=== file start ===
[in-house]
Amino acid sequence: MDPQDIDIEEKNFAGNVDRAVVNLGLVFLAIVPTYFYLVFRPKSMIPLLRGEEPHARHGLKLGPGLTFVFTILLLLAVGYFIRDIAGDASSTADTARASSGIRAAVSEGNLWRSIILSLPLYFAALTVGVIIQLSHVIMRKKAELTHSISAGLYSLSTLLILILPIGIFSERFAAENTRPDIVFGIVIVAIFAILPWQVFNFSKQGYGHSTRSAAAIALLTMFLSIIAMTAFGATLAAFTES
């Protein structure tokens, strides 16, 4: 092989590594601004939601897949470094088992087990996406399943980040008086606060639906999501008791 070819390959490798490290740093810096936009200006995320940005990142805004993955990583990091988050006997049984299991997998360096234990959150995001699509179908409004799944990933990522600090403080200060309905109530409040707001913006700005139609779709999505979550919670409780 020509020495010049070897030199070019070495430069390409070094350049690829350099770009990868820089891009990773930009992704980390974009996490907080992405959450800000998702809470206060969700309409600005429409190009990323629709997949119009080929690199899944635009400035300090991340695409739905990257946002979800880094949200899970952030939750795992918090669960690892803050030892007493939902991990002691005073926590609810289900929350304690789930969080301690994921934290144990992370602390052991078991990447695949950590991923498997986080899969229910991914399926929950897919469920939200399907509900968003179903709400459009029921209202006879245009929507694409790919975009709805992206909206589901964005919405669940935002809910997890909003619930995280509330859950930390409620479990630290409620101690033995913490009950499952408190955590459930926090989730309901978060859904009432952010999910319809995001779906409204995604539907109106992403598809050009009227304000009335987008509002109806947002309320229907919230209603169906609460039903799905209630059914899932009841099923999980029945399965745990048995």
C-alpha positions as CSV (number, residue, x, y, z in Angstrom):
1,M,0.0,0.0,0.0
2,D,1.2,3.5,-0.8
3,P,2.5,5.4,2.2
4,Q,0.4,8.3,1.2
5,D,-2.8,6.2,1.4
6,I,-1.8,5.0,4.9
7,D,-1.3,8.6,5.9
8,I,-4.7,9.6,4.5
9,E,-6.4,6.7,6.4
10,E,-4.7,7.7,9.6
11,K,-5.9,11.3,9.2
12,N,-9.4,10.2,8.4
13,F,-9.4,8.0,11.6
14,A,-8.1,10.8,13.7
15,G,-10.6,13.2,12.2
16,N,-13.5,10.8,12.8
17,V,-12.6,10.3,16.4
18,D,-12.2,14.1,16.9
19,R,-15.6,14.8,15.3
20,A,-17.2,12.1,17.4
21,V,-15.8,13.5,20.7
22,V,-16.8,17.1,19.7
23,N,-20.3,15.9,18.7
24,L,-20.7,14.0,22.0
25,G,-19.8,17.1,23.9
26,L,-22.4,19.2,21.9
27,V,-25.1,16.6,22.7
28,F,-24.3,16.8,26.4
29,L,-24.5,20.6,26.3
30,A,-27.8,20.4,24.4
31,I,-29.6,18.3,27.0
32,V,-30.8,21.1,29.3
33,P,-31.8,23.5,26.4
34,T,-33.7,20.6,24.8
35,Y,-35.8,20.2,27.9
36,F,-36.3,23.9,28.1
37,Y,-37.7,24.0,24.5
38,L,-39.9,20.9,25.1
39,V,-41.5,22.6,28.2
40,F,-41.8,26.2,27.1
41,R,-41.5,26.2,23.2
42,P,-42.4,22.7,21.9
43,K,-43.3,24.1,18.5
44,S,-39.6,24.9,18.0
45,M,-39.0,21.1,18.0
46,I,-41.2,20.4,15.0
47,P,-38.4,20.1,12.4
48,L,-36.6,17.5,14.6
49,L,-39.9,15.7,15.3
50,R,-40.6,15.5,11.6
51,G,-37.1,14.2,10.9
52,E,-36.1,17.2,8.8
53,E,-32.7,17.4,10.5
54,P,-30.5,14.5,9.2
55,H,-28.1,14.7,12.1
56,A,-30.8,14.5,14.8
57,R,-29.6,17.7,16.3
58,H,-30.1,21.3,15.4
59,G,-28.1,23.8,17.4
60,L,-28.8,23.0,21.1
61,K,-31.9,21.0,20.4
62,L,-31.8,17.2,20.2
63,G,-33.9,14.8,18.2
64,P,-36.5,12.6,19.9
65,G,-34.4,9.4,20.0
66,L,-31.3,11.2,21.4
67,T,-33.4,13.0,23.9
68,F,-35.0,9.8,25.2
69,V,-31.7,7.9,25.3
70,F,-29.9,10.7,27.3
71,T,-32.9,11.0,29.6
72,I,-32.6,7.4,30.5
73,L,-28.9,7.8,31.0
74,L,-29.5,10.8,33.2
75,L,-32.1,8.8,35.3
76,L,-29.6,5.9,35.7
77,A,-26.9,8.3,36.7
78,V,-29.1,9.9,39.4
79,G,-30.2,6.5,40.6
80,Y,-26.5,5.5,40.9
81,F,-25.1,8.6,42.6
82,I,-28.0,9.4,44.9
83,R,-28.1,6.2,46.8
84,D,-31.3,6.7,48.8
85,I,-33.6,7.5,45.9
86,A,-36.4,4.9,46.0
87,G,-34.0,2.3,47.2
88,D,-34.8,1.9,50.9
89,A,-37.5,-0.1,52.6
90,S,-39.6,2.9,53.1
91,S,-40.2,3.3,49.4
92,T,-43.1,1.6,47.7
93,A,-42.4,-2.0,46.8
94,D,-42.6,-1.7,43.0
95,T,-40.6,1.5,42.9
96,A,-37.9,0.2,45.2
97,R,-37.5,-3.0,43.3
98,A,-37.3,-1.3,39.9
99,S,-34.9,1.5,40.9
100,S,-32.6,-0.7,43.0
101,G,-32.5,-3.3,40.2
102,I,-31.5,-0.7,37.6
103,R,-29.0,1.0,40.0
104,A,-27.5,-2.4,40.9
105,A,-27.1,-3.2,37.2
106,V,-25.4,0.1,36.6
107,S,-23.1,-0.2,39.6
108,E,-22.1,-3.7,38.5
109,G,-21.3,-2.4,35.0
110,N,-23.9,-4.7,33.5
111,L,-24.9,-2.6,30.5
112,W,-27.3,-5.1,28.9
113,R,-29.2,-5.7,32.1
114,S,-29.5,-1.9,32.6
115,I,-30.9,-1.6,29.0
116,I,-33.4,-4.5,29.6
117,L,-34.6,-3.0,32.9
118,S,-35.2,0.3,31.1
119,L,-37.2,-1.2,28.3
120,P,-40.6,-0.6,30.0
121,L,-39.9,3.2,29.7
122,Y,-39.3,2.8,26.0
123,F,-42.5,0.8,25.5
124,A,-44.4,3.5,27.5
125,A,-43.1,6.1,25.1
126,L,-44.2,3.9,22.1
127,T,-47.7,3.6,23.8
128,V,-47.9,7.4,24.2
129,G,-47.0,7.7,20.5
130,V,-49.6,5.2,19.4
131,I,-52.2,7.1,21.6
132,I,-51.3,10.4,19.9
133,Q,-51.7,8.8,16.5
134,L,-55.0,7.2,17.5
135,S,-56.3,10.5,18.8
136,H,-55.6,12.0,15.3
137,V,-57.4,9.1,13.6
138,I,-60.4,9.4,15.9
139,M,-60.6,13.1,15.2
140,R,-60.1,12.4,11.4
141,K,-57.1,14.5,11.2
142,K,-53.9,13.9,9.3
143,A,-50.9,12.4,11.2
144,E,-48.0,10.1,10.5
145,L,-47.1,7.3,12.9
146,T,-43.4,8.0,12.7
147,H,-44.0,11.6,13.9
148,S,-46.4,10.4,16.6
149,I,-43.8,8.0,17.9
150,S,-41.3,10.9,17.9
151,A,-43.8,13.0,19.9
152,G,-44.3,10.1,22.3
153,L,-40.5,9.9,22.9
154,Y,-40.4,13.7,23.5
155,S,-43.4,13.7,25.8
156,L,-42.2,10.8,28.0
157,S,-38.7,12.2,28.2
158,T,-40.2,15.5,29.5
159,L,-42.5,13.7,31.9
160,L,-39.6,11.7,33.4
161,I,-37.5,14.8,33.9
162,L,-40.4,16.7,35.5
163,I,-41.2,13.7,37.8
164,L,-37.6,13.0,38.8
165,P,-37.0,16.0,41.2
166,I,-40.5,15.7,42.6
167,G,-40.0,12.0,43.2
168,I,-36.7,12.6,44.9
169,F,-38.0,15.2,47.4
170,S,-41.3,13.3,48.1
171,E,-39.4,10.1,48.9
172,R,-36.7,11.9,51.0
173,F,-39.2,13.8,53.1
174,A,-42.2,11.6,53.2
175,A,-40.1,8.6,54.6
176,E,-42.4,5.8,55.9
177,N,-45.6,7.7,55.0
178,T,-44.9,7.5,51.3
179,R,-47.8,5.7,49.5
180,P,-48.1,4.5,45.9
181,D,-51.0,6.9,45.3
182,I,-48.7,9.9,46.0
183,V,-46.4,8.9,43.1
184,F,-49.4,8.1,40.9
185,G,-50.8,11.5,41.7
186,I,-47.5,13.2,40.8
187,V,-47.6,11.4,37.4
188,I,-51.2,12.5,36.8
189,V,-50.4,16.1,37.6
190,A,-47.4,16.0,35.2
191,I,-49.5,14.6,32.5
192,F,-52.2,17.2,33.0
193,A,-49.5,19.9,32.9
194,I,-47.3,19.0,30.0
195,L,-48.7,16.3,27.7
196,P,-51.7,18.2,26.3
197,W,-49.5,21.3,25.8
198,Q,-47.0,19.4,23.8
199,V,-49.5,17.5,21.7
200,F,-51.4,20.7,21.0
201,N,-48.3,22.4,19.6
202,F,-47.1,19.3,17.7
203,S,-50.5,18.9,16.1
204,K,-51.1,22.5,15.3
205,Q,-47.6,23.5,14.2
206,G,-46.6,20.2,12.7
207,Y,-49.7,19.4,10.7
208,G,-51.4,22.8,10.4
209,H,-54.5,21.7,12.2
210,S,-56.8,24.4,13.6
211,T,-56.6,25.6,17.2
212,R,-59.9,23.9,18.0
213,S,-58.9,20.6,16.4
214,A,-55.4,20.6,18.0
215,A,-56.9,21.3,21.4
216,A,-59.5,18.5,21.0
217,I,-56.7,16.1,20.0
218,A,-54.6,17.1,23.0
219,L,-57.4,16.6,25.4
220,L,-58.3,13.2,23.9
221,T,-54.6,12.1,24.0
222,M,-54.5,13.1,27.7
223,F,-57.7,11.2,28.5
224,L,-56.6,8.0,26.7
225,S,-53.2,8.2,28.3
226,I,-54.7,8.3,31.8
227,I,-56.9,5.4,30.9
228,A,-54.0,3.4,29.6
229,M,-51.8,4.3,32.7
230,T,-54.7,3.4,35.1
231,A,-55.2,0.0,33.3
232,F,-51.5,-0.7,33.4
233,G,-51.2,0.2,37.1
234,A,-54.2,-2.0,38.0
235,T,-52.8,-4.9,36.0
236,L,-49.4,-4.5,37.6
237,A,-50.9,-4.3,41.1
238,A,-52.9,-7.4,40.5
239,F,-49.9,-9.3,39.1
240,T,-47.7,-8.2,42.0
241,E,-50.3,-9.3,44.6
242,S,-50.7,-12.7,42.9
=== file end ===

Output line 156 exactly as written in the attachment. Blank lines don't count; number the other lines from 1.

152,G,-44.3,10.1,22.3